A couple of weeks ago, this newspaper said, “A national disgrace — 16 states sue Trump over emergency wall declaration.” And indeed it is. Sixteen states refusing to accept the legitimate authority and insisting they have their own way.
Their arguments seem to ignore both facts and American civics. First, there certainly is an immigration crisis. There are as many as 22 million people in the United States illegally. They continue to enter at the rate of 1.1 million per year. Border patrol agents apprehended 600,000 just last year. We are being invaded, and some Mexican groups openly state that this is their goal. If that isn’t a crisis, what is?
Second, how can the president’s proclamation be considered illegal? It is illegal activity that he is trying to stop. Nancy Pelosi herself said, “No one is above the law,” so doesn’t that apply to the immigrants as well? The Constitution specifically requires the president to “take care that the laws be faithfully executed,” so enforcing the law can hardly be considered unconstitutional. President Obama, by comparison, simply created DACA by himself when Congress didn’t give him the immigration law he wanted. Where were the constitutional objections then?
Third, Trump has been accused of bypassing Congress. But have they forgotten it was Congress who gave him those powers? And the powers weren’t given to the governors of certain states, the House Oversight Committee, or even a federal judge. They were given to the president and he is using them. It’s like the travel ban two years ago — opponents claimed that was illegal too, but it wasn’t. As soon as the Supreme Court affirmed it, the president’s detractors simply found something else to object to. And it is this persistent use of obstructionist lawsuits that is a threat to democracy itself.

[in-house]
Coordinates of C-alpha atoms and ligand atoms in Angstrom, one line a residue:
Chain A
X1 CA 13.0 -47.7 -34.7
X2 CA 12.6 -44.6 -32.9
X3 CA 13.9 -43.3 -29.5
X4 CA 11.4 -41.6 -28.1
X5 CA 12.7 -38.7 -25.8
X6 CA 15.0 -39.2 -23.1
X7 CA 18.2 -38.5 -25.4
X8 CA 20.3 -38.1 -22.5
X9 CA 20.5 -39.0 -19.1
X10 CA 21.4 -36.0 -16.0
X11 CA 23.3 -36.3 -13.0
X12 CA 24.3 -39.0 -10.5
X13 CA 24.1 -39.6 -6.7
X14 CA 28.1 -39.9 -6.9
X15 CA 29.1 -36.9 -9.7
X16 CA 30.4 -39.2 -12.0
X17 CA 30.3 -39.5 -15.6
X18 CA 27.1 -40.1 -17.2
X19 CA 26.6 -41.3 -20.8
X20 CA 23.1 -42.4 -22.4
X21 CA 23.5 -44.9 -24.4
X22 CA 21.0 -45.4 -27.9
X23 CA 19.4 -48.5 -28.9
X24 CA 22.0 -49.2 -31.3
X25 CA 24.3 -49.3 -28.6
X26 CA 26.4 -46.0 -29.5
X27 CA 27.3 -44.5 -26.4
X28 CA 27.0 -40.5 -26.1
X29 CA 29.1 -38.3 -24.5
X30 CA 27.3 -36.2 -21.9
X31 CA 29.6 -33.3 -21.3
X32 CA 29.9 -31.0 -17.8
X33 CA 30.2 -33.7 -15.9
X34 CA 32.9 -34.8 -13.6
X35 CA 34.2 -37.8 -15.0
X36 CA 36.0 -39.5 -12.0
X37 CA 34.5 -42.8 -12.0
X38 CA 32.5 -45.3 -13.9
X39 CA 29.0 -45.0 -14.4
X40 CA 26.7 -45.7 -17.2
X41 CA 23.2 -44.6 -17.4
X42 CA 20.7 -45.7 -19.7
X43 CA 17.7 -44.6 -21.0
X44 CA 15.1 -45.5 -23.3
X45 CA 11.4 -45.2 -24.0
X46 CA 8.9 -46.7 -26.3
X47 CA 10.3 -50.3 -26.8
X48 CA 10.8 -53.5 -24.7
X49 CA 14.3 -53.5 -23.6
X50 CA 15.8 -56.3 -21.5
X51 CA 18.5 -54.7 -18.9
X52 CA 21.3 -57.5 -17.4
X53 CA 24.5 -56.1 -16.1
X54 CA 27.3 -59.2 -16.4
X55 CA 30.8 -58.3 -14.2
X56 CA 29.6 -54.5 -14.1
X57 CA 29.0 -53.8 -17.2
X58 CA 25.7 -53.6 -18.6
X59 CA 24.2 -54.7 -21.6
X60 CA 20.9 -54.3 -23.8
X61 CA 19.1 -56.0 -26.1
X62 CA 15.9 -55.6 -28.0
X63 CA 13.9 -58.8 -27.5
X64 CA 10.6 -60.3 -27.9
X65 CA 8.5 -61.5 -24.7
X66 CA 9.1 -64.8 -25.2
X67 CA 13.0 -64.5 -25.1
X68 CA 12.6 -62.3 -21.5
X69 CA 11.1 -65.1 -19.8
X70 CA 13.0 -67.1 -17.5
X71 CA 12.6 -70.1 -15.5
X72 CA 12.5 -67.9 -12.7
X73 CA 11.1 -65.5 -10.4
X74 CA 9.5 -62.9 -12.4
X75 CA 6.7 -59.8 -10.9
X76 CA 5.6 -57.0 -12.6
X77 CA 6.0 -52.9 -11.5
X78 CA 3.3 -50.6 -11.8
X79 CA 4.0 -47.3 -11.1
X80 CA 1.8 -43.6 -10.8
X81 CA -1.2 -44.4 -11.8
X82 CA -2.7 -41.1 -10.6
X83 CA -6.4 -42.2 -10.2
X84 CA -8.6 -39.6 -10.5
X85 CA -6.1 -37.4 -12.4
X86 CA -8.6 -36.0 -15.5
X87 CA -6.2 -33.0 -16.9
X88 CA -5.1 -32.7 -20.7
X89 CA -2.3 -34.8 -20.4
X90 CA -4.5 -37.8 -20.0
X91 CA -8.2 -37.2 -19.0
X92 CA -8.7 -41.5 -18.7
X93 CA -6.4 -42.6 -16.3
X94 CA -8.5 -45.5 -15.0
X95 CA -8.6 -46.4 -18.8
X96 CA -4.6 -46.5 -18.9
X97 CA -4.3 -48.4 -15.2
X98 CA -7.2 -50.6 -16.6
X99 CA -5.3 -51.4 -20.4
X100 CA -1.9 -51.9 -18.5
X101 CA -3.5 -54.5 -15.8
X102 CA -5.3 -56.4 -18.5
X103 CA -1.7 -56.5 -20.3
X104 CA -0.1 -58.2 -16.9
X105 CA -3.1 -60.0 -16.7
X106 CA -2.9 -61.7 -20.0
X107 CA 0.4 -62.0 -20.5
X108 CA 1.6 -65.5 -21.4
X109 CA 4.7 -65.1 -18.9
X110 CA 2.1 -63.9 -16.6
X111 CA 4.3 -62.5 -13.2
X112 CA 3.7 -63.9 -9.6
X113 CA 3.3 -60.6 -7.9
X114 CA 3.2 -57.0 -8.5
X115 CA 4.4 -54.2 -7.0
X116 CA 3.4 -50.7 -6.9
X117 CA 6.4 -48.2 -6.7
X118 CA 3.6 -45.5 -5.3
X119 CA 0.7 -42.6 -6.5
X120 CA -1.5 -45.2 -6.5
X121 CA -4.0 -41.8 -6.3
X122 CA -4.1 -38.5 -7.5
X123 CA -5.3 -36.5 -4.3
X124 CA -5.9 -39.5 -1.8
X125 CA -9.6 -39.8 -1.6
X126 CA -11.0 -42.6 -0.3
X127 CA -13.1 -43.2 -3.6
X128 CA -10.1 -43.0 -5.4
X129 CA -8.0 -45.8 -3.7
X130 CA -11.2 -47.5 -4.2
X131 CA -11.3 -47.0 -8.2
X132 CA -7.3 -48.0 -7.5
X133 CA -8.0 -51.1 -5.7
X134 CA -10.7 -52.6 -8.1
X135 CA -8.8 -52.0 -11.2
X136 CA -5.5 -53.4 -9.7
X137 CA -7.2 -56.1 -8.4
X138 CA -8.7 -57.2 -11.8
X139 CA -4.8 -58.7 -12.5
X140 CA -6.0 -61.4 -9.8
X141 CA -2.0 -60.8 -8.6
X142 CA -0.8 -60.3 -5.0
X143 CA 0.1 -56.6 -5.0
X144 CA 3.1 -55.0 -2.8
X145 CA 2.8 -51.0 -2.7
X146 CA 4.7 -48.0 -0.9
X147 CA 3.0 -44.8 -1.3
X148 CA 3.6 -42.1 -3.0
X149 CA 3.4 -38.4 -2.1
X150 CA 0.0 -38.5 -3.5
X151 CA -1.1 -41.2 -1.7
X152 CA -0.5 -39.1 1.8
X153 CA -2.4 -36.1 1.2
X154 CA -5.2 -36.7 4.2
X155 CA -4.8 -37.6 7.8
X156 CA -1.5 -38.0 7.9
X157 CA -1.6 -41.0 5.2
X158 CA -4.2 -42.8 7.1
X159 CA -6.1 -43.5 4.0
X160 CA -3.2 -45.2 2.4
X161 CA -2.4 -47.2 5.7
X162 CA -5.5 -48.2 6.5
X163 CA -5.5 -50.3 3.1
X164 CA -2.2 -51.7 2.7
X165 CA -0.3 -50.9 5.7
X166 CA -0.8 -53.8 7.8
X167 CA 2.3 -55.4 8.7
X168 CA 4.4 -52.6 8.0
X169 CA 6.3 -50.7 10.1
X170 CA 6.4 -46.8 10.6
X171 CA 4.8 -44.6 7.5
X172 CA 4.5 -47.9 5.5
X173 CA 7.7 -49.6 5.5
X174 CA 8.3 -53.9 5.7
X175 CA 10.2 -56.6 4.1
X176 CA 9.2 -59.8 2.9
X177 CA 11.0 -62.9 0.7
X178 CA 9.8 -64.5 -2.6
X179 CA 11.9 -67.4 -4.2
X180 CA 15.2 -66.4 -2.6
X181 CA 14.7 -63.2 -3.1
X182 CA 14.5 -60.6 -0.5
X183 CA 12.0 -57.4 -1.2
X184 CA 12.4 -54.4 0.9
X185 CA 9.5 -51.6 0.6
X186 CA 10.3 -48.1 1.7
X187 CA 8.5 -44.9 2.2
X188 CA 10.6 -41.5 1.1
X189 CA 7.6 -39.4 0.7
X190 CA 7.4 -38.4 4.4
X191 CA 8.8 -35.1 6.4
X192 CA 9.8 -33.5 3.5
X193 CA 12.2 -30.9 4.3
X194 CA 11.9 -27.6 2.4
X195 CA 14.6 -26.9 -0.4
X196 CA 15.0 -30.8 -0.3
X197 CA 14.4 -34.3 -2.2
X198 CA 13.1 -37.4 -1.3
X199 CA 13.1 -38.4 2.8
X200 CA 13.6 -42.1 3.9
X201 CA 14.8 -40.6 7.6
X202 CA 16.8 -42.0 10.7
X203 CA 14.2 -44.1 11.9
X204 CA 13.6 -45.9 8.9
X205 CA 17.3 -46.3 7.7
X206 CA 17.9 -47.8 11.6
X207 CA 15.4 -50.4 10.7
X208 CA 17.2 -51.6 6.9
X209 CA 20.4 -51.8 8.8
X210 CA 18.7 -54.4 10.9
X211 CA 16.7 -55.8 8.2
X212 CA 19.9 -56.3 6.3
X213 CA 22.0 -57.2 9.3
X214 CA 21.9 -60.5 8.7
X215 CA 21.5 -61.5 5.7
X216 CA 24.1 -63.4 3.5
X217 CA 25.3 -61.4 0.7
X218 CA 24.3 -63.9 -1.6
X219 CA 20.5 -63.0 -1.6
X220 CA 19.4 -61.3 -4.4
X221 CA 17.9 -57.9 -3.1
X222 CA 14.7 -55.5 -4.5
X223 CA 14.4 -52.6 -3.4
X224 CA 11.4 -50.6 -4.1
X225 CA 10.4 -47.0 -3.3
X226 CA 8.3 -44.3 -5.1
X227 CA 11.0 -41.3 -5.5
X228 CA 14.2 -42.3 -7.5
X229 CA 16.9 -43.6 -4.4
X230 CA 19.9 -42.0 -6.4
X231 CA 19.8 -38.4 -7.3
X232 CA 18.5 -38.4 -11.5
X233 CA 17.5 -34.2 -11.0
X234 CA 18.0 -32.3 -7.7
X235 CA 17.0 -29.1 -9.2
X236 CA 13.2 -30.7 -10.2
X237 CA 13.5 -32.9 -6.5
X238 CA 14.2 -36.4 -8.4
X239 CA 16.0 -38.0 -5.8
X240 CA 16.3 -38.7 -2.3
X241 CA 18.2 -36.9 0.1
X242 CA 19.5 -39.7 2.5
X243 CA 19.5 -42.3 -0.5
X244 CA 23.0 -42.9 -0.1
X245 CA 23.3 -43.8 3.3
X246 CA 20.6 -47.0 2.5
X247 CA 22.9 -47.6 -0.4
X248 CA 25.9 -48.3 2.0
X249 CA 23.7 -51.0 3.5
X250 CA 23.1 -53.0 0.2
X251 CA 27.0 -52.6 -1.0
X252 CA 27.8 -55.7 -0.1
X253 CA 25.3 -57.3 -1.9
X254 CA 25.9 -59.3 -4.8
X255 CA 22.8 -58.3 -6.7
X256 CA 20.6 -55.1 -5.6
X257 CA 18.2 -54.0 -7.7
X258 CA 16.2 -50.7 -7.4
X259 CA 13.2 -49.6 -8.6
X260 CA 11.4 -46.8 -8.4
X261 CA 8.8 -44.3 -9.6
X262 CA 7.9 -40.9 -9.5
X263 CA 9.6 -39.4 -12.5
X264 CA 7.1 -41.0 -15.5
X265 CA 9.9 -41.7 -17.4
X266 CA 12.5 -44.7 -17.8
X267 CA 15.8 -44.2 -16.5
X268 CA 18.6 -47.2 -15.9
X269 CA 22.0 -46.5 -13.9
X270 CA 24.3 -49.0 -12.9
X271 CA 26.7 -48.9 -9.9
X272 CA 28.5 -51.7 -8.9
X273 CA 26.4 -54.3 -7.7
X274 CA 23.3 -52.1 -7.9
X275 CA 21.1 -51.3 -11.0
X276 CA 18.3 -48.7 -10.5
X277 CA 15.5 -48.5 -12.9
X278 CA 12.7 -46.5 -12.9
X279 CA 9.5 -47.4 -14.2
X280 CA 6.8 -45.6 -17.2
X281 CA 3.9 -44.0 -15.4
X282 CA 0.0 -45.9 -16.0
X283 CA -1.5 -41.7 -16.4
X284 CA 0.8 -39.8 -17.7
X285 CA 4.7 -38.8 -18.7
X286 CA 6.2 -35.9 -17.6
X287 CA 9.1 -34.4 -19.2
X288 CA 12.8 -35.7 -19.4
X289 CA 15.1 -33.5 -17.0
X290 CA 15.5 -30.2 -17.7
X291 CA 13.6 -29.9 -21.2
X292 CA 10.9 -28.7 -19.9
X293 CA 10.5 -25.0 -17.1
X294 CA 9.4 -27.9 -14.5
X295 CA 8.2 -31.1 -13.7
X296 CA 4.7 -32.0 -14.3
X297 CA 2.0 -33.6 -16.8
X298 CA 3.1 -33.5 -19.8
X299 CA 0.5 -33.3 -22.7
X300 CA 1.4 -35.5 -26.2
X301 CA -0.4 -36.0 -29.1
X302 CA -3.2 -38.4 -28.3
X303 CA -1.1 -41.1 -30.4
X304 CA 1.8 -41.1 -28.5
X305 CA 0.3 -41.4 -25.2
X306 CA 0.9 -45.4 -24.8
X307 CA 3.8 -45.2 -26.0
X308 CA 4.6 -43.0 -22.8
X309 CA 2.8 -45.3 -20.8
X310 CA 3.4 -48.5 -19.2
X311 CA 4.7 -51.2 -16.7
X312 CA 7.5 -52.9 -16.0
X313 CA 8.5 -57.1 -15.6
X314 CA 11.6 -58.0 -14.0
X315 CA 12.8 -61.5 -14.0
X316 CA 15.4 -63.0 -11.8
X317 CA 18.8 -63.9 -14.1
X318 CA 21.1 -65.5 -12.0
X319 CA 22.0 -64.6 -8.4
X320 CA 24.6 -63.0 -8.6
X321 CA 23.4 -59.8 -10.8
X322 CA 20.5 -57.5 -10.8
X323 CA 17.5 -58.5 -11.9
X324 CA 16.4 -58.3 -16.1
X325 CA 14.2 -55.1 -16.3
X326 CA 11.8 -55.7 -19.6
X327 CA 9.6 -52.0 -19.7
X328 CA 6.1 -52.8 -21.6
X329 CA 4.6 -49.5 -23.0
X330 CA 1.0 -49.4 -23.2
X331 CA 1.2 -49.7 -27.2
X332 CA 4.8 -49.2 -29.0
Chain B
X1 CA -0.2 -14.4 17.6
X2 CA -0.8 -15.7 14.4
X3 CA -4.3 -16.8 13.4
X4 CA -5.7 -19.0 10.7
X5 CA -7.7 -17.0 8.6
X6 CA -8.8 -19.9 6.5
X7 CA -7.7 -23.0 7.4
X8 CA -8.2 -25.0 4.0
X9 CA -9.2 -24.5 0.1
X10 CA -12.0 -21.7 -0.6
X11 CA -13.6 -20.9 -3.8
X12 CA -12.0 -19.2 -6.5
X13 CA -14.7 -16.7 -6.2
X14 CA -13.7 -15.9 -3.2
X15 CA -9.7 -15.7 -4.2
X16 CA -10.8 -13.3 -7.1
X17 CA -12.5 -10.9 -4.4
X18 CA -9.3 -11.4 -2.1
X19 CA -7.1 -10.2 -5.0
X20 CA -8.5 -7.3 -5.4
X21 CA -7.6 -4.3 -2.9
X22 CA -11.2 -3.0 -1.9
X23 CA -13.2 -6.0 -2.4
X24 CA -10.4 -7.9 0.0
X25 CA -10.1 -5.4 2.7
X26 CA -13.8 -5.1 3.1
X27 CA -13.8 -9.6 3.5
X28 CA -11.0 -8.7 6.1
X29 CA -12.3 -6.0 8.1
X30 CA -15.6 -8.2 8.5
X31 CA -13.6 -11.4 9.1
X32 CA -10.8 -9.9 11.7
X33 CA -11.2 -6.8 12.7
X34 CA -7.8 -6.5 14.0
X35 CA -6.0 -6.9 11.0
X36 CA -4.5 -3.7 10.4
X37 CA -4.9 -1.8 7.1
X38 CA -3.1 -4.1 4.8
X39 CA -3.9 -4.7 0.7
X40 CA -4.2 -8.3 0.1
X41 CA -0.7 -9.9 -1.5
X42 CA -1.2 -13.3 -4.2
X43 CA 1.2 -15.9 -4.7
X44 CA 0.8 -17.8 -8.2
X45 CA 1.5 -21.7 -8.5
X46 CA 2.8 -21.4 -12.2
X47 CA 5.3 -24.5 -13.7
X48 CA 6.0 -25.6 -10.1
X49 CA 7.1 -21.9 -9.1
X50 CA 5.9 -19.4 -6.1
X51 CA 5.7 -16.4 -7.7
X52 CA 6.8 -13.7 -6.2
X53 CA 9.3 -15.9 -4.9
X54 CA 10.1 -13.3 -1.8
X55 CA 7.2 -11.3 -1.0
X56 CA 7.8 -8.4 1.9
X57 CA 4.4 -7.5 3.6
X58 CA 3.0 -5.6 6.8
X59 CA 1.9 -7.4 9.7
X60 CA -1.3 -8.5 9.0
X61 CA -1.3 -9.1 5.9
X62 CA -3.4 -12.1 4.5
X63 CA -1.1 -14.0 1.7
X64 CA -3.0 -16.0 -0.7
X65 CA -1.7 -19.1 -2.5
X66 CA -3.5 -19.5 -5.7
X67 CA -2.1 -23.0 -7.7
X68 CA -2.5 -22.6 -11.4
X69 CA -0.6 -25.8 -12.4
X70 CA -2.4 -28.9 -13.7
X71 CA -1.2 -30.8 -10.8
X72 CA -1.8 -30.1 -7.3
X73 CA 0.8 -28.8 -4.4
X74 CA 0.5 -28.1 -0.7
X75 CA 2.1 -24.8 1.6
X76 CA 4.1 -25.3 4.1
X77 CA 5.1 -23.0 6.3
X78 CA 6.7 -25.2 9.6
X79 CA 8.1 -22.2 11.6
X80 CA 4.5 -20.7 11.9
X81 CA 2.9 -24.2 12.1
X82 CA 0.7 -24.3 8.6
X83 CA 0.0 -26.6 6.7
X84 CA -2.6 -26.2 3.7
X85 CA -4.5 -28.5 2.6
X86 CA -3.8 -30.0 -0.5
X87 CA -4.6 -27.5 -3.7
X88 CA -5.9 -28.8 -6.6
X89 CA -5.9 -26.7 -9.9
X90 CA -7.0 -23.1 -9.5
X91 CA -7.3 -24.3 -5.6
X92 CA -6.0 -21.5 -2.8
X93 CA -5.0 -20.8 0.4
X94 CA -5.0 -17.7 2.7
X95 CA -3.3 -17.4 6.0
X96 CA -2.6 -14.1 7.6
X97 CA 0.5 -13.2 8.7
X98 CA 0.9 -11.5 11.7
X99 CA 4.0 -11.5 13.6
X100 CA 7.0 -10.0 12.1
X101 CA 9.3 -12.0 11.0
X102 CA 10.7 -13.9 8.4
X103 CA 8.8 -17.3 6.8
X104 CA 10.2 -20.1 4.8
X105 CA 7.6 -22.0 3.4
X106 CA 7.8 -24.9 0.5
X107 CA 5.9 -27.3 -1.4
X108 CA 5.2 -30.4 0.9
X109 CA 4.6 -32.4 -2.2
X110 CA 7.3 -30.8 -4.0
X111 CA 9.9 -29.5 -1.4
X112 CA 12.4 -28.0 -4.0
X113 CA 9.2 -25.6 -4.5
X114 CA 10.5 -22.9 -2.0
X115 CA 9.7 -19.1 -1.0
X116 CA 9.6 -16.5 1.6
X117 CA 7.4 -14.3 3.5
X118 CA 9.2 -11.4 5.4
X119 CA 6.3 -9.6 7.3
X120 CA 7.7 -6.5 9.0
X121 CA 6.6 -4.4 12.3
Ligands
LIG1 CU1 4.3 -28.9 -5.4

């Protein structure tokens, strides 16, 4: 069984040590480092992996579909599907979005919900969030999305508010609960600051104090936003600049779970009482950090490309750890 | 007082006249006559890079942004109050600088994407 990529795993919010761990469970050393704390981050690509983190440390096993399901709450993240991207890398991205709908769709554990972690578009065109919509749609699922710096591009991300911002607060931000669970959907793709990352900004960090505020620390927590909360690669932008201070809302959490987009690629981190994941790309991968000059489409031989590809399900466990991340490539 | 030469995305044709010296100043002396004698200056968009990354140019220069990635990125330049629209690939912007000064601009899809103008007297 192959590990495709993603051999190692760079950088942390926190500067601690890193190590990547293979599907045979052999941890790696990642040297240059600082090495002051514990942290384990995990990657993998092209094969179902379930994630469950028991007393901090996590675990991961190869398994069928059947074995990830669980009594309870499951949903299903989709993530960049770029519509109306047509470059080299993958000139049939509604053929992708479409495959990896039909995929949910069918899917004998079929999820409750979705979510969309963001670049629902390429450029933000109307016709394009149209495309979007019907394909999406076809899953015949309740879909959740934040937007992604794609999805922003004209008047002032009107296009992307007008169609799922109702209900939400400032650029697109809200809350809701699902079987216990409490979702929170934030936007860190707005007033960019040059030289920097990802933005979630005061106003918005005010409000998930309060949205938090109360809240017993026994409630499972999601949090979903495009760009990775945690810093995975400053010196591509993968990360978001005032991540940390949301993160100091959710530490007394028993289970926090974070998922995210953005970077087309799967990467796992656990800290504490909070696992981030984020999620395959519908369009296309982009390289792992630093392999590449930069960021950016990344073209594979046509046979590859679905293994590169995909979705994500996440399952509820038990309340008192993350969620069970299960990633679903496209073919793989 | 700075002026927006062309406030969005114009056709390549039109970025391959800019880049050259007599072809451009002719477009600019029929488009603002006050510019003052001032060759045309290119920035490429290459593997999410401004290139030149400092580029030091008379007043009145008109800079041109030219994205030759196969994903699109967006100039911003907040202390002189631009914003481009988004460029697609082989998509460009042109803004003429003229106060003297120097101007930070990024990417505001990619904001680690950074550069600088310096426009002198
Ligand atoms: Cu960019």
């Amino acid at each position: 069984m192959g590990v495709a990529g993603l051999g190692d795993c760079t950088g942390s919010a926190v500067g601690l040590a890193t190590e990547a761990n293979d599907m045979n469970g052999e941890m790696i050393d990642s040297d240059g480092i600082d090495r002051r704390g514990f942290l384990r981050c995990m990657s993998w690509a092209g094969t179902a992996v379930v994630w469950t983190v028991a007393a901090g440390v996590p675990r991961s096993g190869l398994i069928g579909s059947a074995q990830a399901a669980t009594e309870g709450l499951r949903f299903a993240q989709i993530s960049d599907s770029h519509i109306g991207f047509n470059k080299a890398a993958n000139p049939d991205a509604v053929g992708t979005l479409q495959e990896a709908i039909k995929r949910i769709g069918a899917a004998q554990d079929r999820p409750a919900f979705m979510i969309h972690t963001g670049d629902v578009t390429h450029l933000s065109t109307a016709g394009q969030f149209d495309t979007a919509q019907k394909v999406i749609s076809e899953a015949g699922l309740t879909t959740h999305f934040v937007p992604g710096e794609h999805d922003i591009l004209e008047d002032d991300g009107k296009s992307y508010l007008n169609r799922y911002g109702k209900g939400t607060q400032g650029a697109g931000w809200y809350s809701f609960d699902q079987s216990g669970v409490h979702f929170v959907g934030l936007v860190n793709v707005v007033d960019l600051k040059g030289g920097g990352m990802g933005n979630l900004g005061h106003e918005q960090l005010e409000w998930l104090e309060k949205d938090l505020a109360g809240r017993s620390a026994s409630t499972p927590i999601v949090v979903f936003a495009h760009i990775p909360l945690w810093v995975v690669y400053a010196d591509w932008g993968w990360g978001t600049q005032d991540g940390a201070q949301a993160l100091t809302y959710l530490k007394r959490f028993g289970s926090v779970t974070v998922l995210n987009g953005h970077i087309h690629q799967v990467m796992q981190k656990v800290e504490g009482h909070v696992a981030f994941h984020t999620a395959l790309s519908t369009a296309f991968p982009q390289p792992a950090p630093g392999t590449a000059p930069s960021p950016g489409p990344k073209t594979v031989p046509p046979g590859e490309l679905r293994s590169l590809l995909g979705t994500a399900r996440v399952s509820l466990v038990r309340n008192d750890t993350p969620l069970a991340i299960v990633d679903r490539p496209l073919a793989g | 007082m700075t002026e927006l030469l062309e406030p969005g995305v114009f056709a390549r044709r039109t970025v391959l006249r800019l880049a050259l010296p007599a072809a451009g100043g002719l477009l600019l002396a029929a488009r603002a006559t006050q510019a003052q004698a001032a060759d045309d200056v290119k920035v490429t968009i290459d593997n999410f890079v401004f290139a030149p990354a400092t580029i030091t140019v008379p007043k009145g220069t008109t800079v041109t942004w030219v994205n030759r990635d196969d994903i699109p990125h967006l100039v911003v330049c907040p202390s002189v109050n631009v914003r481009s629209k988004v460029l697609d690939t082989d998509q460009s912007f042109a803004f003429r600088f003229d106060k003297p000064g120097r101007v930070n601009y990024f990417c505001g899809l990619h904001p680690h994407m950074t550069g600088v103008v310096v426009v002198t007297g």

Obviously not everyone is going to agree on everything. There are always differences of viewpoint. But a house divided against itself cannot stand and we are in grave danger at this time. There is a time to make our points, but once votes are taken and decisions are made, we need to go along until the opportunity to debate them comes around again. The current political hatred is helping no one. It is tearing the country apart, and those who insist so vehemently that we must change the laws to adopt brazen new ways that have never been tried before are only sowing discord and destruction.
Right now the Democratic Party is being hijacked by extremists who are so caught up in their ideologies that I would shudder to see any of them in positions of more power. Ordinary people just want to live their lives, and the problem with extreme ideologies is that they eventually require force to make them work. More than one country has gone that route in the last 100 years. But that is not the way of humility or greatness. Nor will it create enduring success for our land.
The elections have been held; decisions have been made. And in less than two years elections will be held again. In the meantime we need to get along or we run the risk of destroying everything for everyone.
Chuck Jonas is a resident of Kailua-Kona.